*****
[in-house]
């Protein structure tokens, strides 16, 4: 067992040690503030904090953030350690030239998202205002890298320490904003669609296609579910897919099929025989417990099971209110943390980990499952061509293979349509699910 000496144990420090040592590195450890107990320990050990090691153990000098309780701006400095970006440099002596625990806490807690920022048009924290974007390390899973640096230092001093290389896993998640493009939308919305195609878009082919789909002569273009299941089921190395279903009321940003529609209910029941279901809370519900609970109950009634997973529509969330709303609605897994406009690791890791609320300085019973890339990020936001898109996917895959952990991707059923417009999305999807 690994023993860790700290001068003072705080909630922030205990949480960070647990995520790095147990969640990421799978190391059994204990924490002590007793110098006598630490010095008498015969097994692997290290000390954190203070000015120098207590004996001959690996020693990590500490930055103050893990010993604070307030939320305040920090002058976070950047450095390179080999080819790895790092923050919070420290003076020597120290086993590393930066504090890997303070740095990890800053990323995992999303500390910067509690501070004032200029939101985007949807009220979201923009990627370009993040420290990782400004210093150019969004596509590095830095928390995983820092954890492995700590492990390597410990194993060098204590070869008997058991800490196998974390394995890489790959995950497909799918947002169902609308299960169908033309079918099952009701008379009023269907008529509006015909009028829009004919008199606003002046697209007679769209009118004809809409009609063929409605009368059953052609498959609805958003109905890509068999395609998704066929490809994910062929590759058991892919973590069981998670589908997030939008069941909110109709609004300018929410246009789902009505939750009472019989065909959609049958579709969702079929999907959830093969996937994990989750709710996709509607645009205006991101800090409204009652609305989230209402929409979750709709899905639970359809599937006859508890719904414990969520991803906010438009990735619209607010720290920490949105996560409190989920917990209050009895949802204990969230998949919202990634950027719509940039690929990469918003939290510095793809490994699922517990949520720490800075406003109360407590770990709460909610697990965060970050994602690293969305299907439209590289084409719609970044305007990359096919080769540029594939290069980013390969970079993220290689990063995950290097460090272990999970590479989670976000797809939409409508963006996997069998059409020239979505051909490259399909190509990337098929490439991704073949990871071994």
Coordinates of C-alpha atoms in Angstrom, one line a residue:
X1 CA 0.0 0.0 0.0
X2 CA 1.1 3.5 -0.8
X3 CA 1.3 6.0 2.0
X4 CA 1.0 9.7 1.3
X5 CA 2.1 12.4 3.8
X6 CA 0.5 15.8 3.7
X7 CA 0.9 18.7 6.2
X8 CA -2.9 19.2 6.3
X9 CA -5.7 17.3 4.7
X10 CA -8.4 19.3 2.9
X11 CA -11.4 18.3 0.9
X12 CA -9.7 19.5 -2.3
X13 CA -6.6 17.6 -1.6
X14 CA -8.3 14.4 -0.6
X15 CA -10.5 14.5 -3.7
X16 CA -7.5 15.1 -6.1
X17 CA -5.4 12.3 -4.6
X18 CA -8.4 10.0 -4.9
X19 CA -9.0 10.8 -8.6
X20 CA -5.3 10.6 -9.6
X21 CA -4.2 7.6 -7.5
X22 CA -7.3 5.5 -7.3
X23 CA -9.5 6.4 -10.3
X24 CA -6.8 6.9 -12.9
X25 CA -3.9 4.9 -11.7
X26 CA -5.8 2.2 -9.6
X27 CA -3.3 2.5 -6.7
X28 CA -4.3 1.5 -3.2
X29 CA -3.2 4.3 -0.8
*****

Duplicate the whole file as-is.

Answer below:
[in-house]
């Protein structure tokens, strides 16, 4: 067992040690503030904090953030350690030239998202205002890298320490904003669609296609579910897919099929025989417990099971209110943390980990499952061509293979349509699910 000496144990420090040592590195450890107990320990050990090691153990000098309780701006400095970006440099002596625990806490807690920022048009924290974007390390899973640096230092001093290389896993998640493009939308919305195609878009082919789909002569273009299941089921190395279903009321940003529609209910029941279901809370519900609970109950009634997973529509969330709303609605897994406009690791890791609320300085019973890339990020936001898109996917895959952990991707059923417009999305999807 690994023993860790700290001068003072705080909630922030205990949480960070647990995520790095147990969640990421799978190391059994204990924490002590007793110098006598630490010095008498015969097994692997290290000390954190203070000015120098207590004996001959690996020693990590500490930055103050893990010993604070307030939320305040920090002058976070950047450095390179080999080819790895790092923050919070420290003076020597120290086993590393930066504090890997303070740095990890800053990323995992999303500390910067509690501070004032200029939101985007949807009220979201923009990627370009993040420290990782400004210093150019969004596509590095830095928390995983820092954890492995700590492990390597410990194993060098204590070869008997058991800490196998974390394995890489790959995950497909799918947002169902609308299960169908033309079918099952009701008379009023269907008529509006015909009028829009004919008199606003002046697209007679769209009118004809809409009609063929409605009368059953052609498959609805958003109905890509068999395609998704066929490809994910062929590759058991892919973590069981998670589908997030939008069941909110109709609004300018929410246009789902009505939750009472019989065909959609049958579709969702079929999907959830093969996937994990989750709710996709509607645009205006991101800090409204009652609305989230209402929409979750709709899905639970359809599937006859508890719904414990969520991803906010438009990735619209607010720290920490949105996560409190989920917990209050009895949802204990969230998949919202990634950027719509940039690929990469918003939290510095793809490994699922517990949520720490800075406003109360407590770990709460909610697990965060970050994602690293969305299907439209590289084409719609970044305007990359096919080769540029594939290069980013390969970079993220290689990063995950290097460090272990999970590479989670976000797809939409409508963006996997069998059409020239979505051909490259399909190509990337098929490439991704073949990871071994």
Coordinates of C-alpha atoms in Angstrom, one line a residue:
X1 CA 0.0 0.0 0.0
X2 CA 1.1 3.5 -0.8
X3 CA 1.3 6.0 2.0
X4 CA 1.0 9.7 1.3
X5 CA 2.1 12.4 3.8
X6 CA 0.5 15.8 3.7
X7 CA 0.9 18.7 6.2
X8 CA -2.9 19.2 6.3
X9 CA -5.7 17.3 4.7
X10 CA -8.4 19.3 2.9
X11 CA -11.4 18.3 0.9
X12 CA -9.7 19.5 -2.3
X13 CA -6.6 17.6 -1.6
X14 CA -8.3 14.4 -0.6
X15 CA -10.5 14.5 -3.7
X16 CA -7.5 15.1 -6.1
X17 CA -5.4 12.3 -4.6
X18 CA -8.4 10.0 -4.9
X19 CA -9.0 10.8 -8.6
X20 CA -5.3 10.6 -9.6
X21 CA -4.2 7.6 -7.5
X22 CA -7.3 5.5 -7.3
X23 CA -9.5 6.4 -10.3
X24 CA -6.8 6.9 -12.9
X25 CA -3.9 4.9 -11.7
X26 CA -5.8 2.2 -9.6
X27 CA -3.3 2.5 -6.7
X28 CA -4.3 1.5 -3.2
X29 CA -3.2 4.3 -0.8